Convinced that they can play tackle football safely during the COVID-19 pandemic with no CIAC-sanctioned football this fall — and suddenly with, it seemed, an unlikely sort-of ally — one independent league for high school players began this past weekend, and another plans to be near full strength this weekend.
One team isn’t sure where it’ll be playing this weekend, though. A team of Fairfield Ludlowe players played at their own school on Saturday, beating Westport in overtime, but the team was told it can no longer use Taft Field, coach Mitch Ross said.
“Unfortunately (Wednesday) we learned, despite the fact there were no issues, the Town of Fairfield took away all our fields,” Ross said. “I don’t know what changed their minds. Now we don’t have any fields to practice 11-v-11 or play 11-v-11.”
Ross said the reason he got was that the town was “just following (Department of Public Health) guidelines.” He wasn’t sure from whom that decision ultimately came.
Messages to Fairfield superintendent of schools Mike Cummings weren’t immediately returned Wednesday.
Ross didn’t know if the decision extended to other youth teams or just the high school independent team.
“We’re not asking them to condone a team. We’re asking for field use,” Ross said, adding he’s confident his team will find a place to play. “Obviously DPH guidelines haven’t changed in four months, maybe even nine months.”
Brunswick athletic director Ron Van Belle confirmed that a Greenwich team is playing, but it, like the other independent teams, is not directly affiliated with the school.
“We are not giving them any equipment (or) uniforms and we are not offering them our field or facilities,” Van Belle said. “There is a mix of players on the team, not only from Brunswick, but from various other schools in Connecticut, making up this team.”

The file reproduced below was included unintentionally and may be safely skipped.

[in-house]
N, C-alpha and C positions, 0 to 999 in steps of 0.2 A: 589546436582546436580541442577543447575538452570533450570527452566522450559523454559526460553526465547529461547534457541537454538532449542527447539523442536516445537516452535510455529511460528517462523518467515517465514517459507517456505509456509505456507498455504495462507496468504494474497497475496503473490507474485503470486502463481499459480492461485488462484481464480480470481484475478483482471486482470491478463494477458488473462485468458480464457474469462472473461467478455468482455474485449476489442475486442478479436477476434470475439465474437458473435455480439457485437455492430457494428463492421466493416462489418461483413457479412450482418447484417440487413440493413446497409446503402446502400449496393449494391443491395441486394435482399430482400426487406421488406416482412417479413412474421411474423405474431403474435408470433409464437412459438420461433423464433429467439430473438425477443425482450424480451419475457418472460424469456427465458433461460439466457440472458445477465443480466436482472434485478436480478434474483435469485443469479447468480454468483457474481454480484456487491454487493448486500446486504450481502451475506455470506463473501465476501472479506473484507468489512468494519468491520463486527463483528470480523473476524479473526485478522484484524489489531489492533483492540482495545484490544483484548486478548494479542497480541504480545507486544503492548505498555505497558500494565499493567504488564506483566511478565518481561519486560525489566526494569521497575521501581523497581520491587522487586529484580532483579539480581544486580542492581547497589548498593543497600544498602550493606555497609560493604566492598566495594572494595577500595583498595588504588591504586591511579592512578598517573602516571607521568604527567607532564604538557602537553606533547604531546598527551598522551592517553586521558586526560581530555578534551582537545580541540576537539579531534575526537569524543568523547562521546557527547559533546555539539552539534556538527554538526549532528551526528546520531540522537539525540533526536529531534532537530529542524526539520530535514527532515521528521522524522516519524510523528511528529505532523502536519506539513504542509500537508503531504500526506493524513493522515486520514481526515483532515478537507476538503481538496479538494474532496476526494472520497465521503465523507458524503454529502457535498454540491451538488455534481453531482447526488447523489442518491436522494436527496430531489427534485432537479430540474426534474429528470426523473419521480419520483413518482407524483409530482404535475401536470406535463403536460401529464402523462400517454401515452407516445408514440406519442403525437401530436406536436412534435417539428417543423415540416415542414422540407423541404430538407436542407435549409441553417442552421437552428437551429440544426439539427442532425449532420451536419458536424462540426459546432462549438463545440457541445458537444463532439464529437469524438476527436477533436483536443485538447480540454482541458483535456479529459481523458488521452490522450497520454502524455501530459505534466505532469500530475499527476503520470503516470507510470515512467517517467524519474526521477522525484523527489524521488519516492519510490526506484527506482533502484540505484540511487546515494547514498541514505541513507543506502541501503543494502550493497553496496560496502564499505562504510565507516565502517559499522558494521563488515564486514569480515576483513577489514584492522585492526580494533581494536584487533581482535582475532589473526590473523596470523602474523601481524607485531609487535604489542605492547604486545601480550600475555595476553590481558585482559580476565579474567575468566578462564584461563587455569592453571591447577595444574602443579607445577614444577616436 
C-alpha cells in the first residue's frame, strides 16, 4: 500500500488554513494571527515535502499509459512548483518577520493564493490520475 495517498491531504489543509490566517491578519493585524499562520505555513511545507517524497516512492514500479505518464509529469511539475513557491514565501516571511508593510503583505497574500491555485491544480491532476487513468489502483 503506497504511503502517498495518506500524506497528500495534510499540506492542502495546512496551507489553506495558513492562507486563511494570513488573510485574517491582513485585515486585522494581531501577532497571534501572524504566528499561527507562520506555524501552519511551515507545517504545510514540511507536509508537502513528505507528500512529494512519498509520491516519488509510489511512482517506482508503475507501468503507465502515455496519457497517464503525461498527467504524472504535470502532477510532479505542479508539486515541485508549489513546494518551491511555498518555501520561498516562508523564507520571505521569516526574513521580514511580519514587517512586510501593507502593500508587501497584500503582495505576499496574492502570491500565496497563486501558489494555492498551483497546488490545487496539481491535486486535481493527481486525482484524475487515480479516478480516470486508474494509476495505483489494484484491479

Independent teams aren’t tied to one school or town unless they want to be. A team based in Southern New London County, playing in the CHSIFL, has players from as far away as Fairfield County, organizer Eric Whitman said.
Mark Siems, who runs a semi-pro football team and is one of the organizers of the CHSIFL, said the league includes 17 teams, and 14 will play this weekend in the league’s “Week 1.”
The schedule is under wraps, though, because they “still have those towns that aren’t supportive” and have teams afraid of being shut down.
“We’ve got teams practicing at an amusement park, practicing at an airport, one at a farm, because their towns won’t give them a field to practice on,” Siems said.
He said insurance is set for the league, and officials are contracted, the same ones used for the local semi-pro games, not under the state board. Games will follow the same CDC guidelines they use for semi-pro games, too.
“The No. 1 thing is to get (the players) to play,” Siems said.
Ross said opening day went well on Saturday in the FCFL, which has also declined to publicize its schedule.
Players went through the typical temperature-and-questionnaire screening, and he has heard of no one getting sick since.
“We had no fans. We had no issues at the field whatsoever,” Ross said. “The refs were great. The sportsmanship was great. We hosted JV and freshman games this weekend as well, and those went very well, three games.”
The Connecticut Football Officials Association issued a memorandum Tuesday night that they will not officiate games without additional insurance due to possibility of COVID-related lawsuits, forcing teams to look elsewhere.
The CIAC, the state’s governing body for high school sports, canceled its fall tackle football season in September while finally allowing for the possibility of a short season in March and April. CIAC-sanctioned practices and 7-on-7/lineman-challenge contests have continued for many programs.